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natural hazards

Resolving a misplaced source of volcanism in the Galapagos

Geological models have long suggested the mantle plume that built the Galápagos islands lies below Fernandina Island. Using a novel combination of seismic techniques, however, scientists have found a mantle anomaly that appears to be the Galápagos plume located 150 kilometers southeast of Fernandina Island. The new findings better explain the ongoing volcanic activity and also shed light on interactions between the mantle and crust, researchers say.

07 Apr 2014

Social sciences improve tornado warnings

In 2013, 55 people in seven states were killed by tornadoes. Now, scientists behind a new report analyzing the effectiveness of tornado-warning processes are hoping to help reduce tornado fatalities in the 2014 storm season by combining the latest storm-tracking technology with a better understanding of how communities and people respond to tornado warnings.

03 Apr 2014

Massive earthquake strikes Chile

A massive magnitude-8.2 earthquake struck off the coast of Chile about 95 kilometers north of Iquique on Tuesday night at 6:46 p.m. local time, according to the U.S. Geological Survey (USGS). Because the quake occurred underwater along a thrust fault in the subduction zone, a tsunami warning was issued for several cities along the Chilean coast and around the Pacific Basin. A 2.1-meter wave was reported in some Chilean cities. Preliminary reports indicate several deaths and some damage; power is out in many areas and landslides have also been recorded, according to news reports. So far, widespread destruction — which could easily accompany such a large quake — has thankfully not been reported.  The quake followed weeks of increased seismic activity, including dozens of earthquakes up to magnitude-6.7 that have struck since March 16. It is now clear these were foreshocks. 

02 Apr 2014

Volcanic lightning generated in a bottle

Scientists know very little about how lightning is generated by volcanic eruptions, in large part because of the danger and difficulty in monitoring the phenomenon in the field. But a new apparatus for generating volcanic lightning in the lab may shed light on the subject.

06 Apr 2014

GPS measurements of ground inflation help forecast ash plumes

When Grimsvötn Volcano in Iceland erupted in May 2011, northern European airspace was closed for seven days and about 900 passenger flights were canceled. Scientists were charged with trying to read the volcano — to tell how high the ash plume would go and to figure out how long the violent eruption would last. Such features are hard to predict, but in a novel study, one research team has found a correlation between the height and composition of the Grimsvötn ash plume and ground deformation before and during the eruption. The findings, the team says, could improve volcanic plume dispersion models, which in turn could help air traffic managers determine when and where it’s safe to fly when volcanoes like Grimsvötn and Eyjafjallajökull suddenly erupt.

20 Feb 2014

Benchmarks: March 27, 1964: The Good Friday Alaska Earthquake and Tsunamis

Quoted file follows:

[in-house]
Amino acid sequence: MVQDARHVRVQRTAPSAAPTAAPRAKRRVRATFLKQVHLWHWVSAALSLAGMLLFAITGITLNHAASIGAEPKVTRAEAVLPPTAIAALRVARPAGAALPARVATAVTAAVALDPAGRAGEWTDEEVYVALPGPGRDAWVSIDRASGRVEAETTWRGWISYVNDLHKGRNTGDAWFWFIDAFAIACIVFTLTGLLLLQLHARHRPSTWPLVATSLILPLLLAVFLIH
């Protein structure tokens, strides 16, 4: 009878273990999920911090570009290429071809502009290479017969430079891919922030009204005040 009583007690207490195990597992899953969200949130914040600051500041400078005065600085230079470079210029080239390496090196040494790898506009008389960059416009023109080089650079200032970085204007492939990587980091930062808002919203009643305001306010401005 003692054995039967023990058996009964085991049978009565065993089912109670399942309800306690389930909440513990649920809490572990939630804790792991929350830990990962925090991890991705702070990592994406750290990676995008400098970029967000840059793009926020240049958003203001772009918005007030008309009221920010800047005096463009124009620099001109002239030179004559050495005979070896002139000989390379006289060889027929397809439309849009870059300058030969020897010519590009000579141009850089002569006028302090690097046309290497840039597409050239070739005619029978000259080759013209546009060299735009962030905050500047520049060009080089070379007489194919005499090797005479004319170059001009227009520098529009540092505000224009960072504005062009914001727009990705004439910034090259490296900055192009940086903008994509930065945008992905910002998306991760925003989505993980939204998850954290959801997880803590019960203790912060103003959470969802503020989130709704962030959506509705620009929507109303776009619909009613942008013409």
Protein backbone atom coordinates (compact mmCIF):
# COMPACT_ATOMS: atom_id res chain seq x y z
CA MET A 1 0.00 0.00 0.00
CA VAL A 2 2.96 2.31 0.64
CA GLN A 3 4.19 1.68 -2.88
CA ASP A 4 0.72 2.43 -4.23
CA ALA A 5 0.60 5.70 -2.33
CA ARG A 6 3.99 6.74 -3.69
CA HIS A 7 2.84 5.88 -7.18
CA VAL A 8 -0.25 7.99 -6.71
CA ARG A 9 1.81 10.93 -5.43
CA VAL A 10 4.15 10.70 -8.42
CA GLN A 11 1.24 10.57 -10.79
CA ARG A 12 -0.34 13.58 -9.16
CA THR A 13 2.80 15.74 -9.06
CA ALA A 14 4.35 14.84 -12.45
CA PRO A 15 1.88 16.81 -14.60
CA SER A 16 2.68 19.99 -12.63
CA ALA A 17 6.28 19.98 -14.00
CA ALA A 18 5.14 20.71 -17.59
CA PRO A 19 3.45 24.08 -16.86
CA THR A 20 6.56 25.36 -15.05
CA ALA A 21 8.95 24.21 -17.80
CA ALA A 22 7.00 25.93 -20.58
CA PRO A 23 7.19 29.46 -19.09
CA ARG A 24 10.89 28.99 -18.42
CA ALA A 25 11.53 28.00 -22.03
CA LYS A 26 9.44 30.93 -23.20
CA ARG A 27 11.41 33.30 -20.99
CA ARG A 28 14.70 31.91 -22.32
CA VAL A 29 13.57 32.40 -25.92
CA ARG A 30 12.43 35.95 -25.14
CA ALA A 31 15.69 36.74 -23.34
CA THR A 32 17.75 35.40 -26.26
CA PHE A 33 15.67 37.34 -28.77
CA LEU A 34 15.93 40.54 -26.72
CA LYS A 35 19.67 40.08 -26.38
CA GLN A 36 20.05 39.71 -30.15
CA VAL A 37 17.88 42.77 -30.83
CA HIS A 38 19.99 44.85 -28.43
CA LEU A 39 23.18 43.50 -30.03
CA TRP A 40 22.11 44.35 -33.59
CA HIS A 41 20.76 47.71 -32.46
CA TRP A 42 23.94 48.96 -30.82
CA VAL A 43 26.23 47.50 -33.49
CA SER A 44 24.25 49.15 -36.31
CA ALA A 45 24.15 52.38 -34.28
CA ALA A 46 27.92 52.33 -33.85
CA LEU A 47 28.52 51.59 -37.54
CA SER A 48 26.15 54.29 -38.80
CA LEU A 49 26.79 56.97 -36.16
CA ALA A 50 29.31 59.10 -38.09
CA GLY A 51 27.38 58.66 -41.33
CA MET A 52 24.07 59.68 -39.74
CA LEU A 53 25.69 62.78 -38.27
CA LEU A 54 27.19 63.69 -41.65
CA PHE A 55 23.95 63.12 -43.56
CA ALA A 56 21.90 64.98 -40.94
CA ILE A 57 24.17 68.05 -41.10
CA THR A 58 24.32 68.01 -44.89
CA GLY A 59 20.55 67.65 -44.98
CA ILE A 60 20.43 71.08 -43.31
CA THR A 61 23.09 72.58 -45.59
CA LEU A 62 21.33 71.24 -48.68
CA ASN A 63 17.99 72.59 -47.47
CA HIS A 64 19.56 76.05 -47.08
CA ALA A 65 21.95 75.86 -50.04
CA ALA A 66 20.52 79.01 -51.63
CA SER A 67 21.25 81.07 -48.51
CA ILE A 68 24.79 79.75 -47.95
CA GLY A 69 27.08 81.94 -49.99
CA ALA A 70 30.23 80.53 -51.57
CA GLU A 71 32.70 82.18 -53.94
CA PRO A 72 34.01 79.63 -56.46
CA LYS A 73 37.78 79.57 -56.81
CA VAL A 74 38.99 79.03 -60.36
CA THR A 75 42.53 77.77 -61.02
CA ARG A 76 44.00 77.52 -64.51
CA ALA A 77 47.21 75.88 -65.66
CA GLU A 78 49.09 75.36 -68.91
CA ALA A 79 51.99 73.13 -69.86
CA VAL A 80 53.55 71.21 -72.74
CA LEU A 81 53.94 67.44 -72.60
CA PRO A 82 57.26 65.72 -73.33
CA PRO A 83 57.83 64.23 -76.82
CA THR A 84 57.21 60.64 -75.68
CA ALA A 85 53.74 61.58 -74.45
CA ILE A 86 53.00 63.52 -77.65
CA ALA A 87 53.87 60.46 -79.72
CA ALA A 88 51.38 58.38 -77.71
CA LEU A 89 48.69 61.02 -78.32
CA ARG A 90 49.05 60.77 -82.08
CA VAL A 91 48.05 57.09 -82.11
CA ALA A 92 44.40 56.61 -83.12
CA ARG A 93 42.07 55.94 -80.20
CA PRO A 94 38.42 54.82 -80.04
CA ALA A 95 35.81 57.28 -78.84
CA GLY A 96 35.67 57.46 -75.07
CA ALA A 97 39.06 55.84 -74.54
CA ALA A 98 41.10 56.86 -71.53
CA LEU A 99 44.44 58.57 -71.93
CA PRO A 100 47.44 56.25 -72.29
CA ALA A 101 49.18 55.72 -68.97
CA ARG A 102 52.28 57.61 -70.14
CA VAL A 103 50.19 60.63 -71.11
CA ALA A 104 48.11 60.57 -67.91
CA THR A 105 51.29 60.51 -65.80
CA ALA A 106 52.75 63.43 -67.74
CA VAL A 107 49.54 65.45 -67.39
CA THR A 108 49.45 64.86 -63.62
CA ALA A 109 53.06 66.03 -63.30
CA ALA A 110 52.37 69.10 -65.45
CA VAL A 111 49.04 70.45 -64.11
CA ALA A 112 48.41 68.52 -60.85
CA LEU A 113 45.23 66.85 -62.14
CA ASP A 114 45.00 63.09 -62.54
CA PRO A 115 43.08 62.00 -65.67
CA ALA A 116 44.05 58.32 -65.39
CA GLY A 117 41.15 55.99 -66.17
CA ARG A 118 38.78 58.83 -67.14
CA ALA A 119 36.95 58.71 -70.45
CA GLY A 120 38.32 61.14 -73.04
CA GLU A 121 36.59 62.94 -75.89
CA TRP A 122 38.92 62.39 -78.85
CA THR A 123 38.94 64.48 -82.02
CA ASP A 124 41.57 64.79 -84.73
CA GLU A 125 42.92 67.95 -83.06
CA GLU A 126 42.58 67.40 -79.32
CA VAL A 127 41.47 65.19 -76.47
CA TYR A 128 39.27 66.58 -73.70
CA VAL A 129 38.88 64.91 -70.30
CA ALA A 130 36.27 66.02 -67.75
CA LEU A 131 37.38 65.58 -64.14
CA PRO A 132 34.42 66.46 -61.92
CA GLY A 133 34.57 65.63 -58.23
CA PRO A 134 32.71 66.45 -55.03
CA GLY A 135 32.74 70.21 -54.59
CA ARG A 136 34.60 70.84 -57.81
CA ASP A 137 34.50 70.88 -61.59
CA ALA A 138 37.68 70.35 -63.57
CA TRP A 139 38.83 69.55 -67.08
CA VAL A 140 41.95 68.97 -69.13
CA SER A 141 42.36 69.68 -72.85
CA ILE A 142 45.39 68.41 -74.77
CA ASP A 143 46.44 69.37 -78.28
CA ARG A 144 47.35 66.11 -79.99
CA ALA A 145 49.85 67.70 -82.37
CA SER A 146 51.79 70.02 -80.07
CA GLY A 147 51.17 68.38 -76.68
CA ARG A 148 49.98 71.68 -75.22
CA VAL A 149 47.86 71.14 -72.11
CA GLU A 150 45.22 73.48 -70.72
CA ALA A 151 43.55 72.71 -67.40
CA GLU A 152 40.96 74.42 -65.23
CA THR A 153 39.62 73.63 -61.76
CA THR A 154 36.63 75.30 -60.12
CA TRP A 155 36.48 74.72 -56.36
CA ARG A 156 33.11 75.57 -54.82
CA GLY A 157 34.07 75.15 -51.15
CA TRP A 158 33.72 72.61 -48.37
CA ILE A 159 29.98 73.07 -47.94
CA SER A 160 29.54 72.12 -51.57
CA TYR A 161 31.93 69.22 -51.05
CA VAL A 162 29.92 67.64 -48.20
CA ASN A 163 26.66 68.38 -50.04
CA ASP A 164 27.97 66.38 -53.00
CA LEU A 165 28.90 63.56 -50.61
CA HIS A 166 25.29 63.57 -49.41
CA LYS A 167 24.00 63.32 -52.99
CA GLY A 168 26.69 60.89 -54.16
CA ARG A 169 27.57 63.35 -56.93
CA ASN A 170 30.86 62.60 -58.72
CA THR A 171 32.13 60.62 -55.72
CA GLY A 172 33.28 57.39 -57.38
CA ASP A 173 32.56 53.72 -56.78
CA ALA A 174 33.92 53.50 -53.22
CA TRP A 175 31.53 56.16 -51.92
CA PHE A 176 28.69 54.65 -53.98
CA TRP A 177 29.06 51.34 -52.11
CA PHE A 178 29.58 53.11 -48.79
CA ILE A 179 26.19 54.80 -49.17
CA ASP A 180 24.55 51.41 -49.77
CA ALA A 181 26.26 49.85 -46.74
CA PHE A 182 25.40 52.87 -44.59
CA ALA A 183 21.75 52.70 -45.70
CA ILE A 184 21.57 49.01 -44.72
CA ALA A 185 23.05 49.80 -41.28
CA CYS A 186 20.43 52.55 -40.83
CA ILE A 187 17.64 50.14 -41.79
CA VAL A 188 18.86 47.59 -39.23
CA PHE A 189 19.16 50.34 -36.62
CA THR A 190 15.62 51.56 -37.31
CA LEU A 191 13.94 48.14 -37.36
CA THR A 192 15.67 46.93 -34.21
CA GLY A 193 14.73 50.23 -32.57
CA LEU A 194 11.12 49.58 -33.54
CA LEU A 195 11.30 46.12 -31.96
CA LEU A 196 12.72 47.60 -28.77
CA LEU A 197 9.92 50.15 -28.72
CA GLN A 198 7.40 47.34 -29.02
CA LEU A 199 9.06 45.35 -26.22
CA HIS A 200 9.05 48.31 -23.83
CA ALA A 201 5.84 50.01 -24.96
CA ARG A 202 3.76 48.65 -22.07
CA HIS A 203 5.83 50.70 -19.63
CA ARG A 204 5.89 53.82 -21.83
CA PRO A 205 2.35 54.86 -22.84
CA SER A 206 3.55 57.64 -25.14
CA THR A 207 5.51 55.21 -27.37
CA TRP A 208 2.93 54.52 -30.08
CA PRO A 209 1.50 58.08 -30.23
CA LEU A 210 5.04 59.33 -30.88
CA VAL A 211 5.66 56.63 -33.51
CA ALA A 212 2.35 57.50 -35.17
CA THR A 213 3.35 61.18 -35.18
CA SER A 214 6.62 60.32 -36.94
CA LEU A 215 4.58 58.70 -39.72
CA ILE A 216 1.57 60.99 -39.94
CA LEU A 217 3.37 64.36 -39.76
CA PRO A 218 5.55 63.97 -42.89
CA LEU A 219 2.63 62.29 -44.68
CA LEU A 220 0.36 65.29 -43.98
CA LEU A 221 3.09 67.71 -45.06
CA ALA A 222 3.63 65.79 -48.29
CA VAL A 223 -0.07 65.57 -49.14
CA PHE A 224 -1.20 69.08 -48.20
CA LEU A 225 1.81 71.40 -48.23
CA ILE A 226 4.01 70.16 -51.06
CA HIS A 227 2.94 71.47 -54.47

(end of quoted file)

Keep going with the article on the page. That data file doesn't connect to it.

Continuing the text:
During the Cold War, many Americans lived in fear of the day their town would be shaken by an atomic bomb blast. On Good Friday 1964, some Alaskans thought that day had come. Beginning at 5:36 p.m., intense ground shaking continued for almost five minutes as the most powerful earthquake ever recorded in North America struck 22.5 kilometers beneath Prince William Sound, where the Pacific Plate is subducting beneath the North American Plate. The shaking — felt over an area of more than 1.3 million square kilometers — was so severe and long-lived that some survivors later said they first thought the Soviet Union had dropped a nuclear bomb on Anchorage, 120 kilometers northwest of the epicenter.

27 Feb 2014

A tsunami by many other names

Storm-triggered waves have been recognized and recorded around the world, including the U.S. where, in addition to the Great Lakes, they have occurred in New England, on the West Coast and on the Gulf Coast. In some parts of the world, they are common enough to have special names. In Croatia, the phenomenon is called Šćiga; in Malta, it is Milghuba; in Spain, Rissaga; in Japan, Abiki; and in Finland, Seebär. Scientists everywhere call them meteorological tsunamis, or meteotsunamis. Here are a few notable occurrences:

19 Feb 2014

A history of tsunami-like waves on the Great Lakes

Severe and deadly seiche events are rare on the Great Lakes. In the last century, about 10 major waves have hit the shores of the Great Lakes, but smaller anomalous waves occur much more frequently. Many of the deadliest have occurred on Lake Michigan, but Lakes Superior, Huron and Erie have also experienced them. In addition to the June 26, 1954, event, some others were: 

19 Feb 2014

Tsunamis from the sky: Can meteotsunamis be forecast?

The Great Lakes, along with the U.S. East Coast, the Mediterranean, Japan and many other parts of the world, have a long history of mysterious large waves striking unsuspecting coastlines. Such waves have characteristics similar to tsunamis triggered by earthquakes or landslides. Only recently, however, have scientists unraveled how a storm can create and propagate these far-traveling waves — called meteorological tsunamis or meteotsunamis. 

19 Feb 2014

Warring trolls explanation for mysterious basalt pillars revised

Peculiar basalt pillars found in Iceland — attributed in local lore to a pair of angry trolls hurling projectiles at each other — are having their origin story updated. In a rare example of nonexplosive lava-water interactions occurring on land, the hollow pillars likely formed around vertical columns of steam and superheated water venting through lava as it flowed over saturated ground, according to a new study.

02 Feb 2014

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